KEMBA SHAKUR, 48
Kemba Shakur, a mom of five, founded Urban Releaf (www.urbanreleaf.org) in 1999. Since then, she's planted 7,000 trees and given another 8,000 to schools.
Growing up in San Francisco's housing projects, Shakur cherished family camping trips, where she'd sleep under the stars at Yosemite National Park. "I loved the smell of the redwoods," she says. "It washed away the stresses of the city."
When Shakur moved to a crime-ridden section of Oakland in 1994, the former corrections officer was shocked to discover not a single tree on her street. "Block after block of concrete," she says. "The prison grounds looked better."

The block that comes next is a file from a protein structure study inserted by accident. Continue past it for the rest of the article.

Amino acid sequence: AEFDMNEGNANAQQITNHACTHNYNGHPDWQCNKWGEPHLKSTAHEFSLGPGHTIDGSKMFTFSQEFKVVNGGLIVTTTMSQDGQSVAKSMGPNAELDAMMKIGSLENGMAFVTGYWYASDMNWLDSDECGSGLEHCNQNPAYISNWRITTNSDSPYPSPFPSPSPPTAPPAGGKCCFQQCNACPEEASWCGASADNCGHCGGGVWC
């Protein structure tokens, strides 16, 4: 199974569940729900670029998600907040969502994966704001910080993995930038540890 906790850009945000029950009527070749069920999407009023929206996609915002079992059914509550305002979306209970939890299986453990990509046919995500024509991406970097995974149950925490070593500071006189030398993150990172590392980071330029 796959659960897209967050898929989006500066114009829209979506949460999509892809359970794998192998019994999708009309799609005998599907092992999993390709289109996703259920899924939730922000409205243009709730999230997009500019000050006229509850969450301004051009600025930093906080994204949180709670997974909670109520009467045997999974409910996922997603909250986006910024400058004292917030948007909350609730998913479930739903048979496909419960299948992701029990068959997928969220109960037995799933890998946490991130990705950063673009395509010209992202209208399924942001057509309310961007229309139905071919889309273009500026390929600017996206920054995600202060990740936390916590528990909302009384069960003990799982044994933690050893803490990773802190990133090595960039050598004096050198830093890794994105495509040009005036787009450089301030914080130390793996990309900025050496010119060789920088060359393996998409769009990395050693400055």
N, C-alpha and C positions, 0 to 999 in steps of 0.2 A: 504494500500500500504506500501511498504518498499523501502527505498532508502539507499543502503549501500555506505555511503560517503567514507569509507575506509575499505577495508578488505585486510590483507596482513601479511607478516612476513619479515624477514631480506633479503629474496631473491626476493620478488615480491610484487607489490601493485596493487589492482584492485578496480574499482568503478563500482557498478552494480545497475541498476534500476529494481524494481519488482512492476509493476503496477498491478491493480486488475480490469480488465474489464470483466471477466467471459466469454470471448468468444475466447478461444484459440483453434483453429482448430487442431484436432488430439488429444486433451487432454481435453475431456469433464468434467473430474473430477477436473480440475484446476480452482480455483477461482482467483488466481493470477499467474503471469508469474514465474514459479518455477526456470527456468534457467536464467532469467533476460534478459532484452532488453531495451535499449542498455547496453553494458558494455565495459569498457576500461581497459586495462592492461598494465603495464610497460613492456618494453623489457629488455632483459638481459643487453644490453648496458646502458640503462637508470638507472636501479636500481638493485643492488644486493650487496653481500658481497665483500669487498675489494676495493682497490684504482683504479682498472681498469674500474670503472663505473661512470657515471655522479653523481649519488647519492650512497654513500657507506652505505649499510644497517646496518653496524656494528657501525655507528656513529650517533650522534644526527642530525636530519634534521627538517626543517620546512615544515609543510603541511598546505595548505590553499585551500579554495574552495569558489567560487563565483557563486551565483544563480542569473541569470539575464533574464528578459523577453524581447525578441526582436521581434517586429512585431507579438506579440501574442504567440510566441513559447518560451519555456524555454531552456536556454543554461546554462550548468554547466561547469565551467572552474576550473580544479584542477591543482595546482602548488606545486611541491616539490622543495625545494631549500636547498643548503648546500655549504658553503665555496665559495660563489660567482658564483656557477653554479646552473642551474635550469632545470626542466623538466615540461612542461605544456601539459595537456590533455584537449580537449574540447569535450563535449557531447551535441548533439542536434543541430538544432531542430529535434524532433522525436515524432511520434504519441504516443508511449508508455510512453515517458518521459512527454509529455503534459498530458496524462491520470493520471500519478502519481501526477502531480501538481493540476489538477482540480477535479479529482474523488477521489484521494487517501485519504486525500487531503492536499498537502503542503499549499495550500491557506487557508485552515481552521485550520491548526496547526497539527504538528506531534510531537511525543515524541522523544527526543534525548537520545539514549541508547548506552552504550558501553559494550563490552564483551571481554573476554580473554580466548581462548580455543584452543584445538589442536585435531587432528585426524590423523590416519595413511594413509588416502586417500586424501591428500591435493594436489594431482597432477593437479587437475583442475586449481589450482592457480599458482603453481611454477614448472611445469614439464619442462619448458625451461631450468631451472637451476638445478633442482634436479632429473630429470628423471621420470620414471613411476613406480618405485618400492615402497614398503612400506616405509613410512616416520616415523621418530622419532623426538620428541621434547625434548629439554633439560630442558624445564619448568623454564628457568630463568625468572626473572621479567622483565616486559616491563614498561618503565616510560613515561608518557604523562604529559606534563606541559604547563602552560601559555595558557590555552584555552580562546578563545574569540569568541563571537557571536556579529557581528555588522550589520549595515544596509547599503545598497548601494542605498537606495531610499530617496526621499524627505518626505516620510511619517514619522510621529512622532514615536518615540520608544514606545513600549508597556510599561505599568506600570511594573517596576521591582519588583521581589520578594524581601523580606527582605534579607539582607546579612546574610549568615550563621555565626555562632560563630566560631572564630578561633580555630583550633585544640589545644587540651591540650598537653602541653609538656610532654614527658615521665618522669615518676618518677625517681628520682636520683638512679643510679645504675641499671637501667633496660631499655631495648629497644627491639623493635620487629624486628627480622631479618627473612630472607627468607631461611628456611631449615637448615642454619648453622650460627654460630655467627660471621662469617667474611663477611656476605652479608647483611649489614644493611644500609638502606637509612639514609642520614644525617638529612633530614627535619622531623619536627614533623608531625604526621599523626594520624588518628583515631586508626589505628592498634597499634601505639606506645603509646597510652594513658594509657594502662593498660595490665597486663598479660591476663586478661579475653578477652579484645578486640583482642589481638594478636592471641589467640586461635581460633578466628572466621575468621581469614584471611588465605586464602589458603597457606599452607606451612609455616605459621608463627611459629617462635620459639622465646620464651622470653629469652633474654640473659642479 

SEEDS OF HOPE
Mobilizing neighbors, family and friends, Shakur began planting elms and sycamores with money raised from grants and donations. She also incorporated a second passion-mentoring at-risk teens-and to date has taught some 15,000 the finer points of tree maintenance. The result: a renewed sense of pride for people like lifelong Oakland resident Renee Abdullah, 61: "Her trees have changed our streets. When the neighborhood looks good, people feel good."
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